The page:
13. 13. Winning in the Market Place Modern Trade: Growth through partnership Modern trade is one of the fastest growth channels for HUL. To build on this, we created joint marketing plans with leading customers like Walmart, Metro and Tesco. The Modern Trade team swept the Customer Awards for 2011 with several strategic customers like Tesco, Walmart and Hypercity. Project Express: Gateway to rural We want to enhance our coverage even further to enable us reach as much as 90% of the rural population. In order to achieve this, we have to ensure a viable sustainable business model for our associates. This calls for partnering with businesses like mobile telecommunications, which have a similar wide reach. We have partnered with Tata Teleservices Limited to increase our rural foot print and give a fillip to rural distribution as well as the earnings potential of Shakti entrepreneurs. We are working to extend this partnership to 15 states. 1.1 million retail outlets that account for more than 90% of HUL turnover in retail outlets now work as Perfect Stores. Project 3G: Building Engagement with 20,000 associates Point of presence is critical for our business because it is here that 70% of decisions to buy are made. The quality of our presence at the point of purchase is directly co-related to the capability of our business associates and their people in the field. These associates are responsible for in-store execution. In the interest of bringing in sustainable HR processes for better management of performance and engagement of third party associates, HUL has launched a platform named 3G (short for Gain, Grow, Get ahead). This platform enables HUL to reward and recognise top performing associates, enhance their capabilities and provide a clear career path for growth, thereby ensuring high motivation levels amongst the associates to enable better execution in the market. Annual Report 2011-12 11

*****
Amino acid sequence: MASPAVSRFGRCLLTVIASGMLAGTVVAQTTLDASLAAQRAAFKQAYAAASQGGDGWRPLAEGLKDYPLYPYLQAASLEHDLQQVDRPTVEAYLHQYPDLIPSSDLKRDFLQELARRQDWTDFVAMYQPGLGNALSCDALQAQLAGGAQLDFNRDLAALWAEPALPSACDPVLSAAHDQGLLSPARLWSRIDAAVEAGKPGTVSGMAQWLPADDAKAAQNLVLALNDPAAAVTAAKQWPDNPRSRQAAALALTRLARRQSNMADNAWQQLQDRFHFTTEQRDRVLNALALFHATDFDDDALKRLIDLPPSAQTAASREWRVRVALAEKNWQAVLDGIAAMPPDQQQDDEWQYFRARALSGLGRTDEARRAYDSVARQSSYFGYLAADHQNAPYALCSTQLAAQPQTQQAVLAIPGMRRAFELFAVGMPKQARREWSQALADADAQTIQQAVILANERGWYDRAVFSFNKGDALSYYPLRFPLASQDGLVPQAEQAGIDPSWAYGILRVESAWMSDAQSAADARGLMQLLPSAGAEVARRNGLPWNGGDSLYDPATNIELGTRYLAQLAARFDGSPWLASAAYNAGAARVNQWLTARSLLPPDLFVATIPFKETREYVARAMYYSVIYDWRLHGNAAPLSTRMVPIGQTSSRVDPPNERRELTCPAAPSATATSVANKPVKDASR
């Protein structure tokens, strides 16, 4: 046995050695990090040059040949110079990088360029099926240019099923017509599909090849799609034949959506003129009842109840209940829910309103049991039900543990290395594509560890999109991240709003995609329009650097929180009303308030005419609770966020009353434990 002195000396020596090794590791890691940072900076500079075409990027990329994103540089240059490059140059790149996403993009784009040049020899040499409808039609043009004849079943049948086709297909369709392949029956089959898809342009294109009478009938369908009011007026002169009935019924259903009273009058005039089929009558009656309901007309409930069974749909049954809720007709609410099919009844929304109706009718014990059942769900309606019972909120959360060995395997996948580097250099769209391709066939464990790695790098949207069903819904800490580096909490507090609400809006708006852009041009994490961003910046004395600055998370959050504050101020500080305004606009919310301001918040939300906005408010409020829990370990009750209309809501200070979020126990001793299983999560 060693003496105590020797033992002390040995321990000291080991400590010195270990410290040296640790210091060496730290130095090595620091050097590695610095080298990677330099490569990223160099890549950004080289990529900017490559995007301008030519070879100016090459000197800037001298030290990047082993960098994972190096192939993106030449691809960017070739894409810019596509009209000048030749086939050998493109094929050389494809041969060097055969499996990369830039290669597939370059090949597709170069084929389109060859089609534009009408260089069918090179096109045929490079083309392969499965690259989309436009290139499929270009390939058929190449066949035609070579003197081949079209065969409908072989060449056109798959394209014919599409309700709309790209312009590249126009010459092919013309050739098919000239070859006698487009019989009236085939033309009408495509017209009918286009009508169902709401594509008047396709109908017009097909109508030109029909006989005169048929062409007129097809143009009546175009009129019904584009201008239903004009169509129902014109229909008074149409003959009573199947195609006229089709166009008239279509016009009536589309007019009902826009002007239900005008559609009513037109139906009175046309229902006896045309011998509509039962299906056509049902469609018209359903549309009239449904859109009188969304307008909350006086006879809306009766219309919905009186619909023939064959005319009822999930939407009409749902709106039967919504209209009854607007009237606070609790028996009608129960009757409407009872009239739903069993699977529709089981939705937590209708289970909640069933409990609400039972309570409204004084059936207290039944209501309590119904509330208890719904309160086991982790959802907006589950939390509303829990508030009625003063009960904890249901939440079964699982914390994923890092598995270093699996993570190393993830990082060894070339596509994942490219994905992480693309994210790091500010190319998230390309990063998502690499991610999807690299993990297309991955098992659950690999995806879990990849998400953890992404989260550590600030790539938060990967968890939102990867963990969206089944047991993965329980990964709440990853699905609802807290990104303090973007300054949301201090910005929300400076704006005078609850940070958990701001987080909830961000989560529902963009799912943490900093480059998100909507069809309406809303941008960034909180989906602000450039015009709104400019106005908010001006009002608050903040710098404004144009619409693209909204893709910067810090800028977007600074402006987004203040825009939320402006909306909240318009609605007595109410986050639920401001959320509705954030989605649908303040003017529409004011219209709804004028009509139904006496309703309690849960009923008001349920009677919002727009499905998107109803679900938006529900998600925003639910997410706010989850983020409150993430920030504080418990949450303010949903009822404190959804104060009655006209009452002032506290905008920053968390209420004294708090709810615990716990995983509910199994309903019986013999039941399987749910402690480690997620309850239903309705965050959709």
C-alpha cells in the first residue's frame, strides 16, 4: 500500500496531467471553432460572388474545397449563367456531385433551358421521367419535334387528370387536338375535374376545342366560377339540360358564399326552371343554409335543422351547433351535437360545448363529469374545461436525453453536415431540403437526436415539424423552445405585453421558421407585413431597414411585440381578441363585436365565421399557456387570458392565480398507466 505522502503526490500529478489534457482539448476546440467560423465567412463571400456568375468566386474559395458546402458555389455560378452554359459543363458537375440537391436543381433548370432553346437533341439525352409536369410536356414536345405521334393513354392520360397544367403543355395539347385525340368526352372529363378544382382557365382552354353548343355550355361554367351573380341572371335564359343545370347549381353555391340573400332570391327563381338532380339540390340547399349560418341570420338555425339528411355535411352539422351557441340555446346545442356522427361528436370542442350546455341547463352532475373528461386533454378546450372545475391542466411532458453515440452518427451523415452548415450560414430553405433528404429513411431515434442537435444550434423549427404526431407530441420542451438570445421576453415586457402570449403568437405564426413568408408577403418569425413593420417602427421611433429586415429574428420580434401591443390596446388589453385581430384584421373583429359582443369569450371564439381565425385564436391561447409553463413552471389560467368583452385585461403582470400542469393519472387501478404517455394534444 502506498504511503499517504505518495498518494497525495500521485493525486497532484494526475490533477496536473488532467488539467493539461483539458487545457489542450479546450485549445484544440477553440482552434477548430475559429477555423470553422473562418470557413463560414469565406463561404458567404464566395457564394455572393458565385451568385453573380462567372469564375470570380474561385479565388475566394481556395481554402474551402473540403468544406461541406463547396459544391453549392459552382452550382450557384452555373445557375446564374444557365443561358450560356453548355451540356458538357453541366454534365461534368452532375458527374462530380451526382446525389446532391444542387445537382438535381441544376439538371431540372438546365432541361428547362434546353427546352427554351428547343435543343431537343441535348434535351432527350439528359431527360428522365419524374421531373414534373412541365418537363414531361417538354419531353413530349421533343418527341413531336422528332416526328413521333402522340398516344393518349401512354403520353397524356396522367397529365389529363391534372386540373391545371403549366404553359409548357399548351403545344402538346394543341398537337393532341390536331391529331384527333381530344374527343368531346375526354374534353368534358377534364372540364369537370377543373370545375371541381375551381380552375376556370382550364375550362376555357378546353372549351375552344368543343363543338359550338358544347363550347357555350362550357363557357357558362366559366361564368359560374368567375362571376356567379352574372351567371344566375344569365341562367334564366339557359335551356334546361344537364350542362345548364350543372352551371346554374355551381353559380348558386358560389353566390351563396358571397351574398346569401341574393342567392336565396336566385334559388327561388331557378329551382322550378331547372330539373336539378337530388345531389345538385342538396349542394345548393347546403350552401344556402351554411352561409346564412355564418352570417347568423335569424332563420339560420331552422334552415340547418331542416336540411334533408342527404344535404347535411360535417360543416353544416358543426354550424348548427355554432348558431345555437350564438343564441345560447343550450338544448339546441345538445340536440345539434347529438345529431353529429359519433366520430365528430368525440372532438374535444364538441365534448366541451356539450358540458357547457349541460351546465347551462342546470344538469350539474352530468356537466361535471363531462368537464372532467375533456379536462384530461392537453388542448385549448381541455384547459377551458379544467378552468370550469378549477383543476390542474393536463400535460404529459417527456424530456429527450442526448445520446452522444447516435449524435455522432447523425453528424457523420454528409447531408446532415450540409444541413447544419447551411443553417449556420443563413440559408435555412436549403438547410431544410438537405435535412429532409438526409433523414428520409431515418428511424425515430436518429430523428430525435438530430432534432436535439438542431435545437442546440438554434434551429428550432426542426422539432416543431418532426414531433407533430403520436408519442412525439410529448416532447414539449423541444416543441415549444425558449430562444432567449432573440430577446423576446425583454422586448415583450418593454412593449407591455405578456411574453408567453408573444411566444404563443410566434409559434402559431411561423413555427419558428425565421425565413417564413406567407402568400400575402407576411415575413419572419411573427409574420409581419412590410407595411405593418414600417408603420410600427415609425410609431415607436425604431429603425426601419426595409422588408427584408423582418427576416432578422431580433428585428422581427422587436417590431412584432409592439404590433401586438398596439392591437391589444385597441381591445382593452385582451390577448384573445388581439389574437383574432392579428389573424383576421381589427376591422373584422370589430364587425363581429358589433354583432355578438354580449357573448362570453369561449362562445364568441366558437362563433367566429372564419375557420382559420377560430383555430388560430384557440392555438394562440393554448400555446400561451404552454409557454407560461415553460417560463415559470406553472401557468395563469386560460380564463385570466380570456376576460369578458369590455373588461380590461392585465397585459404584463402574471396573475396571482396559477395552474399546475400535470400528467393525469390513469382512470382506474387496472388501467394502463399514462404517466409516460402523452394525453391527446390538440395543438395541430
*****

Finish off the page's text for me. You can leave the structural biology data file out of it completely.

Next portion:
14. 14. Winning through Continuous Improvement Continuous improvement is an ongoing effort to improve products, processes and services. This leads to a step up in all round performance. Our focus on doing every small thing better every single day is bringing consumers and customers better quality and service while delivering substantial savings and accelerated growth. Lean, responsive, consumer-led Consumer needs are changing rapidly. We must study these changing needs and respond to changing aspirations. Every product and service is shaped and built from the perspective of our consumers. In addition, we must take all that we already do well and do it even better, faster and more efficiently to help build a lean, responsive and consumer-led organisation. Better service Service as measured through 'On Shelf Availability' saw a significant improvement in 2011. Overall service level as measured through CCFOT (Customer Case-Fill On-Time) saw an improvement of 260 basis points. Modern Trade reported a sharper improvement of 400 basis points. These results were delivered through structured initiatives which are robust and sustainable. 12 Better quality Cost savings We are systematically improving the quality of our products as perceived by our consumers. In 2011, consumer complaints per million units fell by 13%. As an example, we changed to laser coding on bottles so that markings became easier to read, eliminating complaints that coding was sometimes smudgy or illegible. We have saved 6% in total supply chain cost by exploiting improvement opportunities at every node in the value chain. Wherever we find opportunities to add value or cut costs, we take them. We execute fast and replicate even faster. An example of this is the low cost business model for the washing powder brand, Wheel. Flawless execution Managing cash Our business has seen strong volume growth over the last several quarters. In order to support this growth, we are adding capacity in a structured and cost effective framework. We are leveraging the global capability of Unilever to execute with speed. We added 20% capacity during 2011. We continued to drive cash delivery and sustained negative working capital in 2011. We reduced days-on-hand inventory. We aim to bring stocks down further through continuous improvement of our business planning process. We are equipping our facilities with state-of-art technology and rigorous standardisation to ensure that designs are rolled out faster at newer locations under the principle ‘Design Once, Deploy Everywhere’. Partnerships with suppliers Our suppliers are vital partners in our sustainable growth ambitions. We work with them to create better, faster innovation. In line with our commitments in the Unilever Sustainable Living Plan, we increased the amount of agricultural raw materials obtained from sustainable sources. Hindustan Unilever Limited